Galaxies are well known as the birthplaces of stars and planets thanks to the overwhelmingly large amount of dust and gas within them. Over time, cold gas coalesces into molecular clouds, leading to the further emergence of star-forming regions.
This image taken with the NASA/ESA Hubble Space Telescope depicts a fantastic new class of star-forming nursery, known as Free-floating Evaporating Gaseous Globules, or frEGGs for short. This object, known as J025027.7+600849, is located in the constellation of Cassiopeia.
When a massive new star (or stars) starts to shine while still within the cool molecular cloud from which it formed, its energetic radiation can ionise the cloud’s hydrogen and create a large, hot bubble of ionised gas. Amazingly, located within this bubble of hot gas around a nearby massive star are the frEGGs: dark compact globules of dust and gas, some of which are also giving birth to low-mass stars. The boundary between the cool, dusty frEGG and hot gas bubble is seen as the glowing purple/blue edges in this fascinating image.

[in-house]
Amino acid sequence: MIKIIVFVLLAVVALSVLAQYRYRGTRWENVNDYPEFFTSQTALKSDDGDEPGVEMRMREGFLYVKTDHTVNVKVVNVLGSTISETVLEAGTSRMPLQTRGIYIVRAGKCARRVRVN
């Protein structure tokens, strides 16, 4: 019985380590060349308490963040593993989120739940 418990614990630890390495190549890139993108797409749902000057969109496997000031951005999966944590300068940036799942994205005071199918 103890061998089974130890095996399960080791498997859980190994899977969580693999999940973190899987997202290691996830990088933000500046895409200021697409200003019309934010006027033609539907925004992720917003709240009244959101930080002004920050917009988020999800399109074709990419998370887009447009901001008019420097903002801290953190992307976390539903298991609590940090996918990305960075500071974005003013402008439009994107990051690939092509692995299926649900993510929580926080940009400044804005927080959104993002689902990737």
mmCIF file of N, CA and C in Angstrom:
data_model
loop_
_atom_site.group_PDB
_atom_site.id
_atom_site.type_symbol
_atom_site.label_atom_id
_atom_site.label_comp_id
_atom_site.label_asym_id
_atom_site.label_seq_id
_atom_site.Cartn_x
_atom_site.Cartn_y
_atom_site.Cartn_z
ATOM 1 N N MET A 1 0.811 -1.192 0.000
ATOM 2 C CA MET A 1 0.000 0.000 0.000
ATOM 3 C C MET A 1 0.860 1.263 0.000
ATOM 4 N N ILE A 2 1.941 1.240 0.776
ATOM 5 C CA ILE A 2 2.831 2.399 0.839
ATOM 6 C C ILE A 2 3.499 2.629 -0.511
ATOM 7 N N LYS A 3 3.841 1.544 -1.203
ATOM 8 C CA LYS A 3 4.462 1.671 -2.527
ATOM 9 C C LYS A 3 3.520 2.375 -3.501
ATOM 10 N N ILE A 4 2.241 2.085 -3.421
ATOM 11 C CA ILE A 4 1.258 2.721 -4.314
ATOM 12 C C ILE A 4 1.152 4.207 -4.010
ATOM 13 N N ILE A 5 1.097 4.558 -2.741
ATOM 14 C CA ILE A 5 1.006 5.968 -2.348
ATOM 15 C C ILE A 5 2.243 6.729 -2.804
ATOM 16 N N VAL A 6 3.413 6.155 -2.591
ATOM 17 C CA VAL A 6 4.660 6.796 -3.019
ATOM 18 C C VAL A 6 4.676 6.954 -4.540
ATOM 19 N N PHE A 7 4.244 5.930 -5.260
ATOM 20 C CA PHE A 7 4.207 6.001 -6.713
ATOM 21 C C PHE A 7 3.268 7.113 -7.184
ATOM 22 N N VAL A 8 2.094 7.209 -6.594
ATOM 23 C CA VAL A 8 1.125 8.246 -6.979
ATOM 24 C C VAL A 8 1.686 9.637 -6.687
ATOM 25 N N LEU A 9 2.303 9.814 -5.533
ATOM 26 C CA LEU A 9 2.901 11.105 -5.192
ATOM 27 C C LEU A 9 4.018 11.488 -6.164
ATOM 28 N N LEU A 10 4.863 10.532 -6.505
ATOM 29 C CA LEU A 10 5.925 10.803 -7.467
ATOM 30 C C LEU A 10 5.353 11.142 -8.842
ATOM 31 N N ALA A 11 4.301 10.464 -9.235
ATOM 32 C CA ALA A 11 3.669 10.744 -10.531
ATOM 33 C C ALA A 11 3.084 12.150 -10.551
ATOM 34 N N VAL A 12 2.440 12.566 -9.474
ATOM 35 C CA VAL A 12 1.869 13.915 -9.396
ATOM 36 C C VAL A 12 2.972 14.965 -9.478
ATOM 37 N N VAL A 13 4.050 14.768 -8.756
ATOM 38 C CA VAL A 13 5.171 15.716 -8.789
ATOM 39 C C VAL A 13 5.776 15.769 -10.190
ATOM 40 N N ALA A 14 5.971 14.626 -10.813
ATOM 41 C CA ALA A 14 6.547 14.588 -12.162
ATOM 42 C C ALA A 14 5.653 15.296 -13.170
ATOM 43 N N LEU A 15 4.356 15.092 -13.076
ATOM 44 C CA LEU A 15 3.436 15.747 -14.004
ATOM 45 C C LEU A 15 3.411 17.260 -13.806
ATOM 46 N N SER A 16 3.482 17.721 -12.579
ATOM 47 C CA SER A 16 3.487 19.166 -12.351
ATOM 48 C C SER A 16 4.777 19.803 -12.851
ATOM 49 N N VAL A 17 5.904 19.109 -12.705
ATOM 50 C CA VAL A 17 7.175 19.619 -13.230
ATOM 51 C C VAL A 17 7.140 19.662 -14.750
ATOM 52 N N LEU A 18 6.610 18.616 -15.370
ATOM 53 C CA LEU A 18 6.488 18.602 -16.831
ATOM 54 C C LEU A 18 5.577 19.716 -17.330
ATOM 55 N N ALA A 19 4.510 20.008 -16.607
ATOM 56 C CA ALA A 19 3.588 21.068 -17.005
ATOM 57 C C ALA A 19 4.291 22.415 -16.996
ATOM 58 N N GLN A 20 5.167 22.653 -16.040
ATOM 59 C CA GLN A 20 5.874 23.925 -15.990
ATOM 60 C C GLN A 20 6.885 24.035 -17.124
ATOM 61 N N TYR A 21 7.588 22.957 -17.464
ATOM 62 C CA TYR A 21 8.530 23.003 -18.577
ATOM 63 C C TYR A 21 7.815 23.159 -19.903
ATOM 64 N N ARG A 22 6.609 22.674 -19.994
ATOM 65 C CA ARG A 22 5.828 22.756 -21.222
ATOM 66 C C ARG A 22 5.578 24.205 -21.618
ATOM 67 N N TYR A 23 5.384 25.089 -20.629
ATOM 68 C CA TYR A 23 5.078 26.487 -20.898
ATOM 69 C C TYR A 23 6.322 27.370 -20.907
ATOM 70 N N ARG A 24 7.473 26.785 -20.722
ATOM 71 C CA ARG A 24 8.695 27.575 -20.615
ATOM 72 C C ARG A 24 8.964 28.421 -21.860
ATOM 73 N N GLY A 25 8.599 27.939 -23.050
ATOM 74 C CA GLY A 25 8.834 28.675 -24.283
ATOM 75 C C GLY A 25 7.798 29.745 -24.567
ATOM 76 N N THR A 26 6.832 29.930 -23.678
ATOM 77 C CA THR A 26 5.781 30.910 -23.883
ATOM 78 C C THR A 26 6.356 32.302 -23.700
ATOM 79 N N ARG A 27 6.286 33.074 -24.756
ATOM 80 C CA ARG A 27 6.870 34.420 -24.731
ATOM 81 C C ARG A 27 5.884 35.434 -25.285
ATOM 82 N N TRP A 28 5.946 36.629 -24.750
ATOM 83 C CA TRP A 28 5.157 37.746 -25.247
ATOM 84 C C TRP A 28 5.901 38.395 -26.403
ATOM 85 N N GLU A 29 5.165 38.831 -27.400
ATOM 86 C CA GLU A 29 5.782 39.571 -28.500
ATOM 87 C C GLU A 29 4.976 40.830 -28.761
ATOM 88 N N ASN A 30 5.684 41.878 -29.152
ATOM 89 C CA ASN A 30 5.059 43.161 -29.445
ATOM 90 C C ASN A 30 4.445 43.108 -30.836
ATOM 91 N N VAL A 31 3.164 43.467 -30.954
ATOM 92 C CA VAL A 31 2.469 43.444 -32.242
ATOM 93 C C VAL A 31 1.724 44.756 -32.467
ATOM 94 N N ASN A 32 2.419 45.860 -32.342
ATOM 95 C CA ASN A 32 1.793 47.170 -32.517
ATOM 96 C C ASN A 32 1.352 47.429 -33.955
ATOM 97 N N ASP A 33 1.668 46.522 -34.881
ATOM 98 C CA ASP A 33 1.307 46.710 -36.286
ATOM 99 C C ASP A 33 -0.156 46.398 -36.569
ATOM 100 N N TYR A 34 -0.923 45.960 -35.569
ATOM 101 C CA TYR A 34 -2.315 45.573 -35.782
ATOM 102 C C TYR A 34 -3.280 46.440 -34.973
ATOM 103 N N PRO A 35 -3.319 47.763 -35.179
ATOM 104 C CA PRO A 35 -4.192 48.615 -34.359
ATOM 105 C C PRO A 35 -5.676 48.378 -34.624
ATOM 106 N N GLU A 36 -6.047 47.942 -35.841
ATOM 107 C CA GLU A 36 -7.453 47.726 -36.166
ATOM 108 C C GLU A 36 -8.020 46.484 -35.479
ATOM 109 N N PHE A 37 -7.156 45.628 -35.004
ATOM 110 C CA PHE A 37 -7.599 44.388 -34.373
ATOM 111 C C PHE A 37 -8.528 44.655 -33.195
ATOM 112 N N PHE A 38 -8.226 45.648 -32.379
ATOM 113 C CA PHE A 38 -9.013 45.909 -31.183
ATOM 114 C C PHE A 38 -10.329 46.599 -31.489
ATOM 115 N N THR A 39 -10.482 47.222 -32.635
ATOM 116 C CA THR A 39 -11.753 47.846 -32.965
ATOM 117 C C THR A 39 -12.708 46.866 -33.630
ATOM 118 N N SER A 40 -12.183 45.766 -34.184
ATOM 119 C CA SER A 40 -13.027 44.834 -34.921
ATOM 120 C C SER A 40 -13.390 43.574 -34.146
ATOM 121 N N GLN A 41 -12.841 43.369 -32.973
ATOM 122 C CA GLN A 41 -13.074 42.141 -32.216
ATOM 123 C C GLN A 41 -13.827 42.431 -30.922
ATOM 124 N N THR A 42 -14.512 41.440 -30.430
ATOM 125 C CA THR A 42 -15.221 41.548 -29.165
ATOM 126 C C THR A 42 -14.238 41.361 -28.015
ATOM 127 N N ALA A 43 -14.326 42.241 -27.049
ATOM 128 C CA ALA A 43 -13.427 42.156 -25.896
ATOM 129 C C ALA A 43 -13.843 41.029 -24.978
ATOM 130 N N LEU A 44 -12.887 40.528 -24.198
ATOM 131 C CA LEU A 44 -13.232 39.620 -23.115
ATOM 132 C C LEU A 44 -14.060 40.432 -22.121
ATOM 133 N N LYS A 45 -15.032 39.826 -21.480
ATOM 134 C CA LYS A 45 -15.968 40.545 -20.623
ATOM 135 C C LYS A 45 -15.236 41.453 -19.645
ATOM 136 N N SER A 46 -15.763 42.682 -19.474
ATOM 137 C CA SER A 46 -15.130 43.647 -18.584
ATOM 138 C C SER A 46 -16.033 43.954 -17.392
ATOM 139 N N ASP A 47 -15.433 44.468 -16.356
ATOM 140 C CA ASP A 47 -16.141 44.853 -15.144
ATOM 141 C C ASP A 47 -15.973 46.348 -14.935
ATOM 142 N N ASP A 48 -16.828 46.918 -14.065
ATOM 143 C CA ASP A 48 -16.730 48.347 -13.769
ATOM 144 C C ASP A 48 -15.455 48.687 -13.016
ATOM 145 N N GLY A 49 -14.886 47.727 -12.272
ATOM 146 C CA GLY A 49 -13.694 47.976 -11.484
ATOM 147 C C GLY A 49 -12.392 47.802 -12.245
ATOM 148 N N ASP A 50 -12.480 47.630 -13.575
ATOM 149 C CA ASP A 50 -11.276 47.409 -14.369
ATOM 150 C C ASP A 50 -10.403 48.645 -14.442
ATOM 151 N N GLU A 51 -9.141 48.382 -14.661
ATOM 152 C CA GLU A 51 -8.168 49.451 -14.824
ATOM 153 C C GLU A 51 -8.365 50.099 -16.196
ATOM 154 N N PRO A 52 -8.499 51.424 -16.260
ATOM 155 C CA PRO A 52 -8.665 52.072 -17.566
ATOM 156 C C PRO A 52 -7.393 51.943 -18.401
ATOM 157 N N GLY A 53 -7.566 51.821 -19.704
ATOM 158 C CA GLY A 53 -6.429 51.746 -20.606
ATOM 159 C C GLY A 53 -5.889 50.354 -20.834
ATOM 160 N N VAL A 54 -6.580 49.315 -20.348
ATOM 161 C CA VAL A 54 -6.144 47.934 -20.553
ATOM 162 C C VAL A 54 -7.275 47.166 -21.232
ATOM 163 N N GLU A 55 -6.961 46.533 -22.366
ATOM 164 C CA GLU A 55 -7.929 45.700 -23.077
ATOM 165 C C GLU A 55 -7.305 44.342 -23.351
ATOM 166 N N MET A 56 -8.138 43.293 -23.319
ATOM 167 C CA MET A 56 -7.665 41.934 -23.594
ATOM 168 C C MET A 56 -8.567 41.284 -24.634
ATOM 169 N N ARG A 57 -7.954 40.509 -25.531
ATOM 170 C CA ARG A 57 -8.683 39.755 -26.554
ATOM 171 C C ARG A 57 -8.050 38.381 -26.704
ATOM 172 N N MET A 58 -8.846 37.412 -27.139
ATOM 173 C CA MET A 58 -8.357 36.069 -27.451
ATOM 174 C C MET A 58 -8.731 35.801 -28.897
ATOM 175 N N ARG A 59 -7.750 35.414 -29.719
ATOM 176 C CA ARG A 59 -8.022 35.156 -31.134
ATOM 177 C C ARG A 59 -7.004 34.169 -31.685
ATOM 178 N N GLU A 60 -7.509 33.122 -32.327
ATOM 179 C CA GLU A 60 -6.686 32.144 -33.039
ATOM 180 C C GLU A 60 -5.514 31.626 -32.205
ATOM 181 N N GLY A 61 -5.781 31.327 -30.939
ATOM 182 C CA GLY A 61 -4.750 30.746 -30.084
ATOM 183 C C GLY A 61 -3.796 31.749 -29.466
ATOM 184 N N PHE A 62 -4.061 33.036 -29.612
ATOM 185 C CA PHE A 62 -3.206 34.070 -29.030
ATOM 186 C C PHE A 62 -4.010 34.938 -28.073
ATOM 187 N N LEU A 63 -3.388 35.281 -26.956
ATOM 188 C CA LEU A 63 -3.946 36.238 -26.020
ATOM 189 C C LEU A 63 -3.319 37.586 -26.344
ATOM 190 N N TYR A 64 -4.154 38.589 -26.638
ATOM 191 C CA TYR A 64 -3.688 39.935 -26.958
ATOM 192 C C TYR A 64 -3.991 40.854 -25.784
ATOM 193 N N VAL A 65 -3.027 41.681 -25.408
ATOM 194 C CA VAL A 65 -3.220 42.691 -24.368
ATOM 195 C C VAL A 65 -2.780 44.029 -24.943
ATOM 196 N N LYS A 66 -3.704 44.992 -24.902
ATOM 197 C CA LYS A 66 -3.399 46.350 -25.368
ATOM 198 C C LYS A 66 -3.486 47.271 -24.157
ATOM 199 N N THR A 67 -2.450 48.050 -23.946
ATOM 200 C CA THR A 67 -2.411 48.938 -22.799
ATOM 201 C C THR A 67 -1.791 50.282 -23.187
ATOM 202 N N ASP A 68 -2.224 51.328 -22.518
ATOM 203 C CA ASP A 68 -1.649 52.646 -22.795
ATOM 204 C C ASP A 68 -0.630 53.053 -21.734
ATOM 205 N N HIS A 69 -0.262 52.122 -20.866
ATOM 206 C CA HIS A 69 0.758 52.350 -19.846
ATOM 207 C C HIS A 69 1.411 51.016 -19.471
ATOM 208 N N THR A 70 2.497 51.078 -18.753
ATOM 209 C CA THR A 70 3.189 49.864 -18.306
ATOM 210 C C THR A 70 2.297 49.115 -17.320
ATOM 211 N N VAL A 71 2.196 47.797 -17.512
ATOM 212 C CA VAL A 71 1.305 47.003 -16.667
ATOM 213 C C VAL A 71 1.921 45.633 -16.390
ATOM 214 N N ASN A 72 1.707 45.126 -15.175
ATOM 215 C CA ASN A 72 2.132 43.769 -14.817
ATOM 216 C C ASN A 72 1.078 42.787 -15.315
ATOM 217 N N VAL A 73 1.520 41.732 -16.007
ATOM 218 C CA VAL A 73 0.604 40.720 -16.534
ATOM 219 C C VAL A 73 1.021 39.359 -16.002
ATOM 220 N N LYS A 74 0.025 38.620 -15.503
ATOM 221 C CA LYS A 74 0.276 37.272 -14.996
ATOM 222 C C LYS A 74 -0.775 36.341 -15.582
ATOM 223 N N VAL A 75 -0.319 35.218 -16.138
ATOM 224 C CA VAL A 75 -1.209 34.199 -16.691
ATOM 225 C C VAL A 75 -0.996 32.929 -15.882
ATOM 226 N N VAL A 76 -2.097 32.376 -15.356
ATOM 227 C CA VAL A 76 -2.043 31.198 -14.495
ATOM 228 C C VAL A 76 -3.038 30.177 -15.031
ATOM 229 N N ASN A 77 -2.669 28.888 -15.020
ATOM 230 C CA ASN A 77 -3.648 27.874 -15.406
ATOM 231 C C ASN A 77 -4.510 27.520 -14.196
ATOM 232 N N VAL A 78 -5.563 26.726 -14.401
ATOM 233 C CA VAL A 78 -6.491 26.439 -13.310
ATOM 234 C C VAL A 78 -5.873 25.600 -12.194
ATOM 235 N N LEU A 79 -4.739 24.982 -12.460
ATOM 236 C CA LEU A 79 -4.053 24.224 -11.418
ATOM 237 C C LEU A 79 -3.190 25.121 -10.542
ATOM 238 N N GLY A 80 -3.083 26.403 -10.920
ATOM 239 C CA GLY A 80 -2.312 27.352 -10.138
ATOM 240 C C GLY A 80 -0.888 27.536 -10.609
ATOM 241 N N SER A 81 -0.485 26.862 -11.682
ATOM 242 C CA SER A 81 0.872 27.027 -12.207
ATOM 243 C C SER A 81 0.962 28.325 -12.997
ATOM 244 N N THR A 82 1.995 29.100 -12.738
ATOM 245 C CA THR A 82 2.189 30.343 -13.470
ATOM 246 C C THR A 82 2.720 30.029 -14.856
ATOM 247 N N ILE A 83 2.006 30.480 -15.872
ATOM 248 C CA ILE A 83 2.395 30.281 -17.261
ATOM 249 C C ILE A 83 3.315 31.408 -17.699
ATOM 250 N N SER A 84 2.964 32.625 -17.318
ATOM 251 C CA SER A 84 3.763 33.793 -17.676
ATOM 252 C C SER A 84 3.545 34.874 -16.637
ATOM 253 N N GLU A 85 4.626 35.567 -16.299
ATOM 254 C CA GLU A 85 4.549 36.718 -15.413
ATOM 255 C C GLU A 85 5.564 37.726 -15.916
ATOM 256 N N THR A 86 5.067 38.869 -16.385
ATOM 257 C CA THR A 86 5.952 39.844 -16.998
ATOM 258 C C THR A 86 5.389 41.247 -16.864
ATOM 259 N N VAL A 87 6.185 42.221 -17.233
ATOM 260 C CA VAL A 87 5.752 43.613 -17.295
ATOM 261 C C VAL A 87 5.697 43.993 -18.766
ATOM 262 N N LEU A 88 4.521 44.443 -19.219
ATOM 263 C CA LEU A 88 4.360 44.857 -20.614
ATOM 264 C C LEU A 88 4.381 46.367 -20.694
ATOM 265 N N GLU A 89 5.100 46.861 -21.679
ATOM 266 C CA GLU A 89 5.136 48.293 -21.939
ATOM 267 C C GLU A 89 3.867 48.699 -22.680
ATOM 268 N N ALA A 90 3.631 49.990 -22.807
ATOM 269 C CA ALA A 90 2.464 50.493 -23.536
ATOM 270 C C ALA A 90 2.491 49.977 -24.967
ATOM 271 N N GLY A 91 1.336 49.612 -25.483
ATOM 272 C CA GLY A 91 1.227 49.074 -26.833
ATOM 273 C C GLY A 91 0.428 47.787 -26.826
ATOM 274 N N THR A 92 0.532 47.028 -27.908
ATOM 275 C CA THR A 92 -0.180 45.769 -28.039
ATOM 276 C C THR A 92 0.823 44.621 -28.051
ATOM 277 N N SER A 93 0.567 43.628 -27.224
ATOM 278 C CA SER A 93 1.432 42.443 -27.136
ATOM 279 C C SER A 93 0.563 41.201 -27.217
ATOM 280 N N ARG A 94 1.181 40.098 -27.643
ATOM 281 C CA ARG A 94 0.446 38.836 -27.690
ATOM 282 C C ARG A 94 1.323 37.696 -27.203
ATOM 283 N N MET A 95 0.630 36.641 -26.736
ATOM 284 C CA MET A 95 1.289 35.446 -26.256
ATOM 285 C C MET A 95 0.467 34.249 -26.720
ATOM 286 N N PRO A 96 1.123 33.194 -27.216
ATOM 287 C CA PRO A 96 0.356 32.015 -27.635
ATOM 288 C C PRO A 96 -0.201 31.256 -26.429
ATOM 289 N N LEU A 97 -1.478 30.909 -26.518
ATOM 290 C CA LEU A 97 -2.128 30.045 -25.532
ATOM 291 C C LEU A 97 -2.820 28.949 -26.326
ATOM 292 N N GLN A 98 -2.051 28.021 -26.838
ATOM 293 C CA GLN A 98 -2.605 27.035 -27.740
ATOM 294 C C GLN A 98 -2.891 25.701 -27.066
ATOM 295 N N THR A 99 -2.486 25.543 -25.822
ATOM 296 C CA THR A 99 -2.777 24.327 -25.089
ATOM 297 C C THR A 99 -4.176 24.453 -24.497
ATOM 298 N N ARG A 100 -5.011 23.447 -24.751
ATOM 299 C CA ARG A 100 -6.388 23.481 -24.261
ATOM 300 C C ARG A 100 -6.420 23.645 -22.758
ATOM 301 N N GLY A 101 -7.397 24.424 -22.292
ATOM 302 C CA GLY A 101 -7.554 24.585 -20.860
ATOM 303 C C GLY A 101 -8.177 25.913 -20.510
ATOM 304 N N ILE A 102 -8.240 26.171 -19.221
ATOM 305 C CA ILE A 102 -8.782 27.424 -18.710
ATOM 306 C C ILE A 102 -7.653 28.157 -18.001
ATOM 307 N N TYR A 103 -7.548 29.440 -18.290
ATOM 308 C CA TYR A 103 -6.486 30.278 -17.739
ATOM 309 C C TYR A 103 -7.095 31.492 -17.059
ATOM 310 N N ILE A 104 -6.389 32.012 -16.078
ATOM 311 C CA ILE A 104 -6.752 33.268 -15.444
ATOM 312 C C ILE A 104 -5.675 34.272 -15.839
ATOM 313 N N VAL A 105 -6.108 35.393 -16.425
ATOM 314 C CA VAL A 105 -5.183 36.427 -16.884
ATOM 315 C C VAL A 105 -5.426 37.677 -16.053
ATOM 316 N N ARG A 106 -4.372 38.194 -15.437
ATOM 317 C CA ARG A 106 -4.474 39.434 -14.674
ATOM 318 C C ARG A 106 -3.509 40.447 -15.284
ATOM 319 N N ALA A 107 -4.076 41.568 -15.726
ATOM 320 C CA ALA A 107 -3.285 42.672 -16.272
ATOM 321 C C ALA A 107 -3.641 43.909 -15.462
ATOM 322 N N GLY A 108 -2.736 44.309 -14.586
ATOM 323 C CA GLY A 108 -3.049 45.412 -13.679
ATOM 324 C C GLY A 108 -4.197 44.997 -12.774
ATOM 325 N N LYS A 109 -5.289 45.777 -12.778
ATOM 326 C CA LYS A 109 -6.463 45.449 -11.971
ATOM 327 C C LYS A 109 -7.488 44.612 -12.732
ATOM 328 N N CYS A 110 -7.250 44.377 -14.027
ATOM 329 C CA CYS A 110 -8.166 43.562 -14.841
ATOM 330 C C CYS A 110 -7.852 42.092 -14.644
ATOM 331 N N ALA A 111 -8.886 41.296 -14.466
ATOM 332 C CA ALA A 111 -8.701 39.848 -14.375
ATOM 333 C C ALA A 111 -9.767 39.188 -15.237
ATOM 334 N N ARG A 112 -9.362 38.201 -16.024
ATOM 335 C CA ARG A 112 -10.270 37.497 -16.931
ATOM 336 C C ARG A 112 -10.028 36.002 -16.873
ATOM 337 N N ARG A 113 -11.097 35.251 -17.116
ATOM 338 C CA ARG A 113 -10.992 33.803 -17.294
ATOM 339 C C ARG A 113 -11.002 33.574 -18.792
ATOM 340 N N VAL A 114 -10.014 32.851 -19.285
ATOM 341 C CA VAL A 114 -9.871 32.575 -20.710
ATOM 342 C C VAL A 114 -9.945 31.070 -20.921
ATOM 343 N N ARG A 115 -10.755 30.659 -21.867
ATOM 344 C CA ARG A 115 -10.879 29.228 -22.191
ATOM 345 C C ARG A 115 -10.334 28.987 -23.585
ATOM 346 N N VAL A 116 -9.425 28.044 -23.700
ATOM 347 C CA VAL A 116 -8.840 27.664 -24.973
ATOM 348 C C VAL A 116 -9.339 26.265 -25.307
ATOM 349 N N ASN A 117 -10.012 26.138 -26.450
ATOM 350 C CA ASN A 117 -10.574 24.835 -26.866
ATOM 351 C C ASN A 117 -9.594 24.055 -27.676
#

Learning more about these odd objects can help astronomers understand how stars like our Sun form under external influences. In fact, our Sun may have even been born in a frEGG!